Another key feature of the viatical investment is the fixed rate of return the investor will receive on his or her total investment. If the investor elects to receive a monthly income option, this will yield a lower return; no monthly income option will yield a higher return. See, e.g., <http://www.sec.gov/ answers/viaticalsettle.htm>; http:/www.insurance.ca.gov/0100-consumers/0100-insurance-guides/0200-life-series/viatical.

Here, the claimant invested $25,000 in a life settlement contract with a 48-monthly income option through Nationwide Consultants, Inc. Of her total investment, $17,606.00 was "invested" in a 36-month life expectancy policy. The claimant is the irrevocable beneficiary on this policy, and is expected to receive her investment principal of $25,000 upon the death of the insured person (who was not named in the agreement). Premiums on this life expectancy policy will be paid by an escrow company for the estimated life expectancy (36 months) plus 12 months.

According to the Monthly Income Agreement, the claimant elected the monthly income option, which will provide her a 7.6% fixed rate return. Using the remaining investment amount ($7,394.00), Nationwide Consultants established the monthly income option by depositing an amount equal to 48 payments of $158.33 into a trust account at Ford Motor Credit/Northern Trust Company. Each month for 48 months, $158.33 is paid out of the trust account to the claimant, and these payments will continue even if the viator dies before the full 48-monthly income option is satisfied. The claimant is allowed to withdraw funds from this trust account "in any increments, up to the entire balance, without penalty or surrender charges."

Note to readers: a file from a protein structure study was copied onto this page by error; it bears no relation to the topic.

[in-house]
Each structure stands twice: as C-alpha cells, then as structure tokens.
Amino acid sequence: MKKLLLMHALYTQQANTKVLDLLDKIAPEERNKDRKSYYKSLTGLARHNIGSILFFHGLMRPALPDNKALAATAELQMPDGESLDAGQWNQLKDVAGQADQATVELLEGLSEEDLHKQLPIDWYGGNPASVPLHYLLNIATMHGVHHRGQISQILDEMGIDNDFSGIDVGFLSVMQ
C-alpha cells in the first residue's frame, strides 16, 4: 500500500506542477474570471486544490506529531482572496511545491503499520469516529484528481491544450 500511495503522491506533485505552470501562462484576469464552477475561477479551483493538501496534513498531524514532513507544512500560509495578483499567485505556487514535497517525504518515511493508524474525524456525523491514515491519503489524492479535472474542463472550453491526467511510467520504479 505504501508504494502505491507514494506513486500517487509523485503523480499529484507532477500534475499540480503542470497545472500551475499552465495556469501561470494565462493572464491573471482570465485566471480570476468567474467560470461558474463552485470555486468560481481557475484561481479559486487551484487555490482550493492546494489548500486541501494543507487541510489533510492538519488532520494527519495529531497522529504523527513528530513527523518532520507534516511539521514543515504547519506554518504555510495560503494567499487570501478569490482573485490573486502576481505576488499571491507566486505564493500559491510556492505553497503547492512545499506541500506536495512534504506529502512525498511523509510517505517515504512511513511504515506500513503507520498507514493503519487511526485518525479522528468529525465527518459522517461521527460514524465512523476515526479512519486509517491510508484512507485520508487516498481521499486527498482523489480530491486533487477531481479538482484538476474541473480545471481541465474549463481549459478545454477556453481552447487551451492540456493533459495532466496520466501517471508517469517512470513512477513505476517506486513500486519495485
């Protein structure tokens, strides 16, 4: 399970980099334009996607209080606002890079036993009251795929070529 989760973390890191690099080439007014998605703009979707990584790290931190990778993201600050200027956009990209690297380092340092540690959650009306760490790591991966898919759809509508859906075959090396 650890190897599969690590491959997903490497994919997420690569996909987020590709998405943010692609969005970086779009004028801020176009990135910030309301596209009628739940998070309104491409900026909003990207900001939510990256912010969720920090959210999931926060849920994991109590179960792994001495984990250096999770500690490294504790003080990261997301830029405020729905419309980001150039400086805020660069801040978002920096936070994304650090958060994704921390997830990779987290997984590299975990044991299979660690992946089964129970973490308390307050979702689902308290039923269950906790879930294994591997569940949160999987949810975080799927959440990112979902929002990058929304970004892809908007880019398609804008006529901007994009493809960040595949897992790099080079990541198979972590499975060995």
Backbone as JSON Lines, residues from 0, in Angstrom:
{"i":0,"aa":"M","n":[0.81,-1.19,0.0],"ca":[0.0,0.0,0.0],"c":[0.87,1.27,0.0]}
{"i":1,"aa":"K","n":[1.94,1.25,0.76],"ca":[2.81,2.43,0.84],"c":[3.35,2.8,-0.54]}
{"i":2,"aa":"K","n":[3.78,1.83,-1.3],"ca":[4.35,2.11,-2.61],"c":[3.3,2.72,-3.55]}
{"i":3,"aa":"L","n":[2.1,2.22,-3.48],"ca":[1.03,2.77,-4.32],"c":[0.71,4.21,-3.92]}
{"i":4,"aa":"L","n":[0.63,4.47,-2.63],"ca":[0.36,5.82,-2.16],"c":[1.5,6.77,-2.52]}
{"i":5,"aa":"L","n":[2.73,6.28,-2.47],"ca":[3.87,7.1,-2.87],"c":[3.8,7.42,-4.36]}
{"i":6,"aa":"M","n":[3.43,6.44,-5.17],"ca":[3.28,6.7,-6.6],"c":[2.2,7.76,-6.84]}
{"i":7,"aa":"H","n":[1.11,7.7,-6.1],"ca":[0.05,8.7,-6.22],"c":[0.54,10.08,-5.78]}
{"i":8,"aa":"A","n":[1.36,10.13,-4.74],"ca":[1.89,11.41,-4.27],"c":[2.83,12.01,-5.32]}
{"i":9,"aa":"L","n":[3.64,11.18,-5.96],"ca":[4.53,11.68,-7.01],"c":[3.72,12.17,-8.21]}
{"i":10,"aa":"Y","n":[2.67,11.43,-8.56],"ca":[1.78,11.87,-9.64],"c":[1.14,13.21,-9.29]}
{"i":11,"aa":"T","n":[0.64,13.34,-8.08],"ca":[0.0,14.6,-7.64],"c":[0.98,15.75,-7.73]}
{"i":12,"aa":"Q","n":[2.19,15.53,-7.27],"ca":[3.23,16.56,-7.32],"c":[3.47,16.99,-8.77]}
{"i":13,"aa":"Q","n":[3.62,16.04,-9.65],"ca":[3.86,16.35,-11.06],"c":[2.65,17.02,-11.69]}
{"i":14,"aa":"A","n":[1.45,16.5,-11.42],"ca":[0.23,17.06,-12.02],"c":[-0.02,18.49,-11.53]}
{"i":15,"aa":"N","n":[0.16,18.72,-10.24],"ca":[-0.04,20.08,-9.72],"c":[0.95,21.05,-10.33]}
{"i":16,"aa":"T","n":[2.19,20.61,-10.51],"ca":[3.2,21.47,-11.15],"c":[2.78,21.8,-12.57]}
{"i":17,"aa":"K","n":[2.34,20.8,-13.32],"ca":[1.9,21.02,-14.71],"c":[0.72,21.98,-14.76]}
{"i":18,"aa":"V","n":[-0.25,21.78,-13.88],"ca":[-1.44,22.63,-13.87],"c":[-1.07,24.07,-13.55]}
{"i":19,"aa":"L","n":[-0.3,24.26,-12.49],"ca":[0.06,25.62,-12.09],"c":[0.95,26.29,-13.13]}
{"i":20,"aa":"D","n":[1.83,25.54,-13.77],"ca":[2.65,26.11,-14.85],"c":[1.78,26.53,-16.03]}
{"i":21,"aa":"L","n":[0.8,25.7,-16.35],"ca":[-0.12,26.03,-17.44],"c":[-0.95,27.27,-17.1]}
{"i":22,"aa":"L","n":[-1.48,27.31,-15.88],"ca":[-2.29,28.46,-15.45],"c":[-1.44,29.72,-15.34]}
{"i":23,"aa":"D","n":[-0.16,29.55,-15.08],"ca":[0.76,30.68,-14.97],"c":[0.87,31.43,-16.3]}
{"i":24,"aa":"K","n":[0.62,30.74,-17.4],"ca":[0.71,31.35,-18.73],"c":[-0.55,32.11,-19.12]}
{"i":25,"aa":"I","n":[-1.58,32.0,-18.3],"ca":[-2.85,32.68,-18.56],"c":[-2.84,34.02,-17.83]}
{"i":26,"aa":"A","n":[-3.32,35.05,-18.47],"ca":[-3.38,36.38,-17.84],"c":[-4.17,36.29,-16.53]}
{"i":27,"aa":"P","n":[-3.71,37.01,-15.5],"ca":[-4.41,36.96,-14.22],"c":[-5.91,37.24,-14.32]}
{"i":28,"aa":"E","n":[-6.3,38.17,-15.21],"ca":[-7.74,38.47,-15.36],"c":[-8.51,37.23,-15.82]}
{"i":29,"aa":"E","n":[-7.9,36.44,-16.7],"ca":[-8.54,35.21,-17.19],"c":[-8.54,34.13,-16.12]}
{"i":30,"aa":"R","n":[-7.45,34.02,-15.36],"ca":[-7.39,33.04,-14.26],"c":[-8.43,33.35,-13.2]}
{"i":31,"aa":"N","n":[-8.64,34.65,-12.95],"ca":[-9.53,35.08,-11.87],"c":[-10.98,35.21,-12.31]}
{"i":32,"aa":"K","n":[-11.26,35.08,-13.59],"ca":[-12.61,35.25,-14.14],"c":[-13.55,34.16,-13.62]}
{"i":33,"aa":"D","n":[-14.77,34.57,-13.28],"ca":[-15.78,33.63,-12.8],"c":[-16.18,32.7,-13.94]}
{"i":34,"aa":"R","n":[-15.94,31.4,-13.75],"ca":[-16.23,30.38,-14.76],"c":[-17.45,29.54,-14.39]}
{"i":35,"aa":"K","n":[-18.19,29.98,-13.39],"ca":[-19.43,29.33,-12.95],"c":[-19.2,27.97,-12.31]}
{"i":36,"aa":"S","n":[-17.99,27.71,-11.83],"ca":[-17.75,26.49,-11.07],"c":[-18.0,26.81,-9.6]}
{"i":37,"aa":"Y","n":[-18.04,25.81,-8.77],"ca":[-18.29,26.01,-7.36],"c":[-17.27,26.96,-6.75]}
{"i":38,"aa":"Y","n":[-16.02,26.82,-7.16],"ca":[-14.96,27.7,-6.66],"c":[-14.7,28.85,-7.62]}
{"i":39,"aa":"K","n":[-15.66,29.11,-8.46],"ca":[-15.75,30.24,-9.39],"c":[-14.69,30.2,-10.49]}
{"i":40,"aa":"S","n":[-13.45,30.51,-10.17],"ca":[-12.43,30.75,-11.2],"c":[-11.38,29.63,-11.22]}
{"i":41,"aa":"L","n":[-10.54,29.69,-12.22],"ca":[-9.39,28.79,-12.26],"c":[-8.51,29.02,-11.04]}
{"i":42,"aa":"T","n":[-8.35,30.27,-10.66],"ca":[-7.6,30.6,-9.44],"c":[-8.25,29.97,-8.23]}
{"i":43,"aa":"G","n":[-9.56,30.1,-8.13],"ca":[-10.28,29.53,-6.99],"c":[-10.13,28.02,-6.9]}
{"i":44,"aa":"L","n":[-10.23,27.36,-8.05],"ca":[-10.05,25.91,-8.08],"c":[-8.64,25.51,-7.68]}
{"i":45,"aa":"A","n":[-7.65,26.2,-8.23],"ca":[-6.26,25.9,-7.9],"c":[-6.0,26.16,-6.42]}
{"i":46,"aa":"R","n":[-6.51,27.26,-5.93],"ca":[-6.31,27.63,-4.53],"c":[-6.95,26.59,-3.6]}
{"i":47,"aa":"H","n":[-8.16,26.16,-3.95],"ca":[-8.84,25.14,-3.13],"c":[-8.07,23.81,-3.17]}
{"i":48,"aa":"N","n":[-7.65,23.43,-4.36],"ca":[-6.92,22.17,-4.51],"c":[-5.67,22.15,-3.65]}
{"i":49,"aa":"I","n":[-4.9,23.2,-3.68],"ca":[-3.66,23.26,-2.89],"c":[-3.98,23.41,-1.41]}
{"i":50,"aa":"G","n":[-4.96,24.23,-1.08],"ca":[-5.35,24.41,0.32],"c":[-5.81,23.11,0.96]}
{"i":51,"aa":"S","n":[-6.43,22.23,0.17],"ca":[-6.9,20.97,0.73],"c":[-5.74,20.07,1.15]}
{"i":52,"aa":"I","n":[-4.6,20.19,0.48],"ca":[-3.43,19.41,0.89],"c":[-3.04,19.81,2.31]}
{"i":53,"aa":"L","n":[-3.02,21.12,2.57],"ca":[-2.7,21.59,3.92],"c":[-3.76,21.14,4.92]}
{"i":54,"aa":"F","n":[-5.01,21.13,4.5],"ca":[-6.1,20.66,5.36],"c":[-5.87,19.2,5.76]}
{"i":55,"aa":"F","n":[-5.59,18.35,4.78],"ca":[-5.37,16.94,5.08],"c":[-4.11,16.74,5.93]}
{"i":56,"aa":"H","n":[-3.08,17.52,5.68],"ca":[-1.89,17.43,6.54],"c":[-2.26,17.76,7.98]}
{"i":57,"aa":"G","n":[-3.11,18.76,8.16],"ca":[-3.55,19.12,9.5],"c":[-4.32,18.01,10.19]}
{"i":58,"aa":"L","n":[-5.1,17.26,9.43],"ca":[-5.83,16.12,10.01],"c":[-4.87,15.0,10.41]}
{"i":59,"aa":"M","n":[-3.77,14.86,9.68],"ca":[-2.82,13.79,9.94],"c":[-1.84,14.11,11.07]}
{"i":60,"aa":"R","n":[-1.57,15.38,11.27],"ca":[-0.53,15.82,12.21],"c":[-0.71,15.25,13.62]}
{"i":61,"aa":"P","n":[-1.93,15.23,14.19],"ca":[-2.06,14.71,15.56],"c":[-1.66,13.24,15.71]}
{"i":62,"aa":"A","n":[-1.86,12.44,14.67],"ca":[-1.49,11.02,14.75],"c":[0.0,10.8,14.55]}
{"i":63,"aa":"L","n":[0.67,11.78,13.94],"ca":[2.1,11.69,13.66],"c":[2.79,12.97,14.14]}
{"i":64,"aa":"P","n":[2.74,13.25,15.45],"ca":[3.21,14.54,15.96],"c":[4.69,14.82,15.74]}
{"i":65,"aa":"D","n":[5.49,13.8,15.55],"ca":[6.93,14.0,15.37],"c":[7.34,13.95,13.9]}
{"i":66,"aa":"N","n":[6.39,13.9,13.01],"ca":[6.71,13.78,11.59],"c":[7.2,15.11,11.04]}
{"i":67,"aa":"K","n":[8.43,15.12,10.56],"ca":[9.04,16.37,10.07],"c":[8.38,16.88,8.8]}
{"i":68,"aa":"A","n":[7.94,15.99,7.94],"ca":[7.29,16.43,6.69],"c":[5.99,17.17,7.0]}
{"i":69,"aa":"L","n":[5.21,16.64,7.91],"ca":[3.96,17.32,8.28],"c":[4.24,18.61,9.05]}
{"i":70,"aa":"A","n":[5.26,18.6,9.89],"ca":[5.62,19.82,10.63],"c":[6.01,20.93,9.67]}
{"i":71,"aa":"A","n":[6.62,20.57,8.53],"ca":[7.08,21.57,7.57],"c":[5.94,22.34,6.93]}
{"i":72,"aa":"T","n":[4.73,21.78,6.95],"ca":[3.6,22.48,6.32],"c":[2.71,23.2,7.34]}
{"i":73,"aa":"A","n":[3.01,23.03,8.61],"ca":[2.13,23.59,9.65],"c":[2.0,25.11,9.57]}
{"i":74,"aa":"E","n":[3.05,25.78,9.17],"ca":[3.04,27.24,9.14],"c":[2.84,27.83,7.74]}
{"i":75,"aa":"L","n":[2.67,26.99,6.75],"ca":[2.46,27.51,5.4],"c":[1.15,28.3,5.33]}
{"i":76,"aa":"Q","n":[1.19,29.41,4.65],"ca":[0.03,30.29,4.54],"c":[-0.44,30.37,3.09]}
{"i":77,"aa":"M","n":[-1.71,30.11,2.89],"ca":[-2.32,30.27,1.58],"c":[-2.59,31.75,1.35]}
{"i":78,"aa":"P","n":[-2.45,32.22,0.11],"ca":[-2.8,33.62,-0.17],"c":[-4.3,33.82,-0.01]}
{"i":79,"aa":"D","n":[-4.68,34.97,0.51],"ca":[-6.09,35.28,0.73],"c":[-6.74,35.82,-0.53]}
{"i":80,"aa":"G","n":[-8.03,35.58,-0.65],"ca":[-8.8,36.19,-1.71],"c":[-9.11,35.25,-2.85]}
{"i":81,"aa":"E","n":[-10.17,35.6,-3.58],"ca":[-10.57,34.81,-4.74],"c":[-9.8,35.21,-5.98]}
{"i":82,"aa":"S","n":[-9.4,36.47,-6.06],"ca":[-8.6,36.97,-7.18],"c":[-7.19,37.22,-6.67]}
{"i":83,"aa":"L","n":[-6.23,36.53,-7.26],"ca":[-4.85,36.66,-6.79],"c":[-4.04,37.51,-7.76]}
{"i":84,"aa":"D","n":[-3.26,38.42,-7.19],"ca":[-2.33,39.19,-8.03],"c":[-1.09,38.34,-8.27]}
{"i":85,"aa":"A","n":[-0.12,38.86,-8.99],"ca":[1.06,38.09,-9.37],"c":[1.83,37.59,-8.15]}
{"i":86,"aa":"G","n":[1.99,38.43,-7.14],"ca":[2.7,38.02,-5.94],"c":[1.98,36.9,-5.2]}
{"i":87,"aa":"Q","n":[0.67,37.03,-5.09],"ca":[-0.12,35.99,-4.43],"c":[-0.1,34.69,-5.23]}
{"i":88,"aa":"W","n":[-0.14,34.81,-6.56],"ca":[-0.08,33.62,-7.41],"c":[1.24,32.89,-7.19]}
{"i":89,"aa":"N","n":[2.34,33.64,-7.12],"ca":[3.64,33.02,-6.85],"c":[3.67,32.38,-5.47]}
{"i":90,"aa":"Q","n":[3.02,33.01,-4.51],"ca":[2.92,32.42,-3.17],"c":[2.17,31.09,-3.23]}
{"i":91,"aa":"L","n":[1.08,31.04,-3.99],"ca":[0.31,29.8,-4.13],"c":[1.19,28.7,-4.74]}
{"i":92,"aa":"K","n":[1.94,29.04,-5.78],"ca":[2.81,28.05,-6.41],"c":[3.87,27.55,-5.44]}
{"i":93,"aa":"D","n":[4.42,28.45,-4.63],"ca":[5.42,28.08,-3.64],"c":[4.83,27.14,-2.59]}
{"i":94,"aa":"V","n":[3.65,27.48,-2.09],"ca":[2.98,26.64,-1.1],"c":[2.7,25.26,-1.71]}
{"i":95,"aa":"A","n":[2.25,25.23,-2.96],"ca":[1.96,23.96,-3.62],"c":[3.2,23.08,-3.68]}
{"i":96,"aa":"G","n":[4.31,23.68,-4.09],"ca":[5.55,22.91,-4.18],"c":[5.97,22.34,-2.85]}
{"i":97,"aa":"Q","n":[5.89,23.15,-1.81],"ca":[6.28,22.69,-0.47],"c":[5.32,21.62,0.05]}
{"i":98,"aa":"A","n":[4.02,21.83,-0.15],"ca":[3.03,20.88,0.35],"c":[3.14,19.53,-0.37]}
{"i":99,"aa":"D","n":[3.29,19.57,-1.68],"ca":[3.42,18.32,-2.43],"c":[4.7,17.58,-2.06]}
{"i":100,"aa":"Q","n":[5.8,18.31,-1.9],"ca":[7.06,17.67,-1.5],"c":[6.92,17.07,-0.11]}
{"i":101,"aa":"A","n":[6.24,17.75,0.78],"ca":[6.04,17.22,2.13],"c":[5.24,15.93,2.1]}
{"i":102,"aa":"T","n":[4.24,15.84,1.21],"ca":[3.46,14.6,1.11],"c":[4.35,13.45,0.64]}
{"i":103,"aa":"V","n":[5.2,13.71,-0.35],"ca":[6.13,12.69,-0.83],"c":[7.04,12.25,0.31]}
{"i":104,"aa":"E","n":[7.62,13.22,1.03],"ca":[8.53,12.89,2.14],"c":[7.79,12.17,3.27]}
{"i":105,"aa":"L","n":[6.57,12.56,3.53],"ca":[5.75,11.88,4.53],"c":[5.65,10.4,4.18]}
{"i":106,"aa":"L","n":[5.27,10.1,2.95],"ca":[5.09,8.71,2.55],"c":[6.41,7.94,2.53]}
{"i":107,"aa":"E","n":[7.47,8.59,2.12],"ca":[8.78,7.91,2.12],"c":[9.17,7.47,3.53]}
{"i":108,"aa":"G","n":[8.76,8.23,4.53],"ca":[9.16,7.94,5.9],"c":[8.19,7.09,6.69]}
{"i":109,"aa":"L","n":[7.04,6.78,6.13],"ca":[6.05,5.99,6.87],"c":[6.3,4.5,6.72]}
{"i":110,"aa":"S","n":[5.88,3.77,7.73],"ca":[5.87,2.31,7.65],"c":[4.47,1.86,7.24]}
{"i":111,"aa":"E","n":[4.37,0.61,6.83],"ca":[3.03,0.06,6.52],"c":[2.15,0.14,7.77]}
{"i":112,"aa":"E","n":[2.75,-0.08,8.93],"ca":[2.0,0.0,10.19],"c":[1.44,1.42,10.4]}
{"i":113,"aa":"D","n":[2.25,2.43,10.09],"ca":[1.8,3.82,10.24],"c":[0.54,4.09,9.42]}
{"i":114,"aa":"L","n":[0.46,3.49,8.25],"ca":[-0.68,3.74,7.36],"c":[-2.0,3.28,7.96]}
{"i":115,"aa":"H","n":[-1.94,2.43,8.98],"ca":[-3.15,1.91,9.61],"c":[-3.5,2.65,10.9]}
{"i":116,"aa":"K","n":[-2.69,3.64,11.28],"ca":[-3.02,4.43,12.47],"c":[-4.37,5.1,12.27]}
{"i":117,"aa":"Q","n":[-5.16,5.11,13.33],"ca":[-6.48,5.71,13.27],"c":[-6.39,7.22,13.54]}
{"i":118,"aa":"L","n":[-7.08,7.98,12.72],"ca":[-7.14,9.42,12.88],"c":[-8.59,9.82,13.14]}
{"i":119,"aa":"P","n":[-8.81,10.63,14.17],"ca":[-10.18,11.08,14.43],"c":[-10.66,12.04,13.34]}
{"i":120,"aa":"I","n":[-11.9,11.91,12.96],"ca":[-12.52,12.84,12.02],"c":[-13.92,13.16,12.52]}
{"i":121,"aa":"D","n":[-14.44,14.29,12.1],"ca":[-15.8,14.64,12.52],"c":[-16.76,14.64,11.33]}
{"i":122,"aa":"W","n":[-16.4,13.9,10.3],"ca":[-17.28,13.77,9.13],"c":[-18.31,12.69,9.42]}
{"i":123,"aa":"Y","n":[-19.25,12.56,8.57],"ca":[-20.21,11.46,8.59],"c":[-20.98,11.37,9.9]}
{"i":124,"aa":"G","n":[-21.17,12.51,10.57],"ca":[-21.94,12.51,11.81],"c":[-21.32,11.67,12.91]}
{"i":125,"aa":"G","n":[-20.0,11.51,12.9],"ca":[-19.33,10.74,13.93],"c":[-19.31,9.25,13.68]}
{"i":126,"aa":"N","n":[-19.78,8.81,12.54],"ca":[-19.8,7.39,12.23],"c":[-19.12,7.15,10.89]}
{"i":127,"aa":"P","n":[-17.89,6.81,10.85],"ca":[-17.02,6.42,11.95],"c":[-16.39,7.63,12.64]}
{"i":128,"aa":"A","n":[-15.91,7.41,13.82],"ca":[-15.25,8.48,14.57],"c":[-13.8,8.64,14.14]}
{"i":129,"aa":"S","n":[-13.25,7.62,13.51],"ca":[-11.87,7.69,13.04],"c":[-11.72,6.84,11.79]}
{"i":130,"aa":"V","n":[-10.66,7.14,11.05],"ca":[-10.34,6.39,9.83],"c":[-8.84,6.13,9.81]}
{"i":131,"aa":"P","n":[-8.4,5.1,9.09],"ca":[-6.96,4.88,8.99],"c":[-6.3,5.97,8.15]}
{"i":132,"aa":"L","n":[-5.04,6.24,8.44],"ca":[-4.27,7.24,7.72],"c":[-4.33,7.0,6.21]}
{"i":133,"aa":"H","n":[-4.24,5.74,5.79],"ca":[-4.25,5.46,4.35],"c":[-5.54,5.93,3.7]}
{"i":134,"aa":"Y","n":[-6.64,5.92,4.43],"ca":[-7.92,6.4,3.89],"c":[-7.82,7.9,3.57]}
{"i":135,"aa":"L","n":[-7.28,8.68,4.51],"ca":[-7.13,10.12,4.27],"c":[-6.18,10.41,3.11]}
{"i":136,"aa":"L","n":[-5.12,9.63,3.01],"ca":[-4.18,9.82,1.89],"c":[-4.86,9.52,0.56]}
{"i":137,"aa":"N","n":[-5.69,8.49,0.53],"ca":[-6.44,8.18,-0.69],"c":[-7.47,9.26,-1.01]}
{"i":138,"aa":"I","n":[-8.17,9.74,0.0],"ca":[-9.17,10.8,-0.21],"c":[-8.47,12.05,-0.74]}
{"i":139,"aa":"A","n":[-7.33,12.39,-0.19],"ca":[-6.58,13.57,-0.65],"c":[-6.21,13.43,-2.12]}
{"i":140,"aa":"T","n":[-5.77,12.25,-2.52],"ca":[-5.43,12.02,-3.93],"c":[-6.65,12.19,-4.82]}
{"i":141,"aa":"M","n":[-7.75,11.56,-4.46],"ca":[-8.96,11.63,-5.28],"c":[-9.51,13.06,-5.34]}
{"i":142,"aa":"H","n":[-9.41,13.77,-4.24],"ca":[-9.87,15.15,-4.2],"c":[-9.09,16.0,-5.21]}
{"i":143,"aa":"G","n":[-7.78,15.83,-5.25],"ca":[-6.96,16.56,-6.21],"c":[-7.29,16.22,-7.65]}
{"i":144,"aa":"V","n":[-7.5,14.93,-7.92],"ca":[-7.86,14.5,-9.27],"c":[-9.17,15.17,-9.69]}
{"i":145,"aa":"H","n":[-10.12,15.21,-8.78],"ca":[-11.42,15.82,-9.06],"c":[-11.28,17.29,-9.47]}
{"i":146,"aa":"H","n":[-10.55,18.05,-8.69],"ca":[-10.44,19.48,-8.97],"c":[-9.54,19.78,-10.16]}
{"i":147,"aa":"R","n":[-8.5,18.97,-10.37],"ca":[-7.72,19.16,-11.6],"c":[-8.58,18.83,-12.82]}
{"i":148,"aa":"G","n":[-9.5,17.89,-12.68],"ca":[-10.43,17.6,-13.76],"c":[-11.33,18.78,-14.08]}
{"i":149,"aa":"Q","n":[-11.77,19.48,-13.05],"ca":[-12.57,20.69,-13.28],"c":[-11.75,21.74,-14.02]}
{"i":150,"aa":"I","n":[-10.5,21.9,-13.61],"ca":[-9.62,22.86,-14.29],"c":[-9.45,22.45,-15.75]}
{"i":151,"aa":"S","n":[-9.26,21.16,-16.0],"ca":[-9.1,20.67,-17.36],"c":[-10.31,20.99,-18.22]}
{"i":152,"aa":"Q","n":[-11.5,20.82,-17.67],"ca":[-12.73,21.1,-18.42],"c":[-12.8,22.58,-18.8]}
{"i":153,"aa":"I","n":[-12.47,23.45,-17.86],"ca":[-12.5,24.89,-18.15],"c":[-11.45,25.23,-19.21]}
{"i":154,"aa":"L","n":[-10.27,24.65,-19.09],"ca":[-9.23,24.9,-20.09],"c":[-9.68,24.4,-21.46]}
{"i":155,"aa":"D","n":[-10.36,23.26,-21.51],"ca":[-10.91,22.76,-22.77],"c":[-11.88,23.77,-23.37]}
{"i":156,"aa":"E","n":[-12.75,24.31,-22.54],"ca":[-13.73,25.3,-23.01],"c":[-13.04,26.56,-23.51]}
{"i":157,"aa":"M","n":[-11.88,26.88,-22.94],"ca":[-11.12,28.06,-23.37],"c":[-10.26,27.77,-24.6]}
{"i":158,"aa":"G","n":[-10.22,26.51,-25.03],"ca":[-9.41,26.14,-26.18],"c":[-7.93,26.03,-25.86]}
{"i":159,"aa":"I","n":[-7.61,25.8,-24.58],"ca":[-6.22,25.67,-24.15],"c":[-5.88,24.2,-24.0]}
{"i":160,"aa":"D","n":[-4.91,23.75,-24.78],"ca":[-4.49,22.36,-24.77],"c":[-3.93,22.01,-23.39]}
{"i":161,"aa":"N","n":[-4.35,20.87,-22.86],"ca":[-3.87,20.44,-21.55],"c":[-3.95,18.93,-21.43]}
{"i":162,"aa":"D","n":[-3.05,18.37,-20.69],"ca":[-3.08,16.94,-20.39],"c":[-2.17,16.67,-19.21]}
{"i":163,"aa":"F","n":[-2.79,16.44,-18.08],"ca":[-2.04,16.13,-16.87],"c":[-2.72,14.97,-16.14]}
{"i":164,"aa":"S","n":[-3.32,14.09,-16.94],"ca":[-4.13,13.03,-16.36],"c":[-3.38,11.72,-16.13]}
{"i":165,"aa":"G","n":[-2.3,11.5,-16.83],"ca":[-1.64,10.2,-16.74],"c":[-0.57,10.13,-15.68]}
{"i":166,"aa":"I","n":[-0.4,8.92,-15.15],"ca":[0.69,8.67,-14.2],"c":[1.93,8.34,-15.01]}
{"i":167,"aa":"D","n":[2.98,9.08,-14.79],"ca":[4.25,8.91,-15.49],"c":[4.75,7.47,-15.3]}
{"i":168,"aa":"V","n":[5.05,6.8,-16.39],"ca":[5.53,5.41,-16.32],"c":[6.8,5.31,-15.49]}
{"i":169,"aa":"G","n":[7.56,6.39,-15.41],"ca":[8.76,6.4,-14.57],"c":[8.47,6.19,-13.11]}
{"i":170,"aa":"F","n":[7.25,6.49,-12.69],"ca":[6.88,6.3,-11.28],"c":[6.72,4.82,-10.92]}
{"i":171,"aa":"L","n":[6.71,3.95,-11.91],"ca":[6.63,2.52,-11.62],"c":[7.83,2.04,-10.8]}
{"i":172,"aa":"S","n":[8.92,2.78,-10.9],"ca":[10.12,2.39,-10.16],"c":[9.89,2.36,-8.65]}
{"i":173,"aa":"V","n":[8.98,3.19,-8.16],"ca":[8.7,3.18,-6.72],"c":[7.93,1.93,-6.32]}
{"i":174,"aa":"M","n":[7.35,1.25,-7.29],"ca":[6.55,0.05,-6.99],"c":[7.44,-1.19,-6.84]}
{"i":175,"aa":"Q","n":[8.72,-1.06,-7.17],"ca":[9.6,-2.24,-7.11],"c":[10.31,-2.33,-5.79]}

Assuming that monthly payments specified in the Monthly Income Agreement have been paid to the claimant on the first of each month since April 2005, there have been at most eighteen payments of $158.33, totaling $2,849.94. Assuming she has not withdrawn any additional amounts from the trust account, the remaining balance in the trust account is $4,544.06.

DISCUSSION

An aged, blind, or disabled individual with no eligible spouse is eligible for SSI payments if his or her nonexcludable resources do not exceed $2,000 after January 1, 1989, and all other eligibility requirements are met. 20 C.F.R. §§ 416.1205(a) and (c). The regulations define resources as cash or other liquid assets or any real or personal property that an individual owns and could convert to cash to be used for his or her support or maintenance. 20 C.F.R. § 416.1201(a). If the individual has the right, authority or power to liquidate the property, it is considered a resource. 20 C.F.R. § 416.1201(a). If a property right cannot be liquidated, the property will not be considered a resource. Id.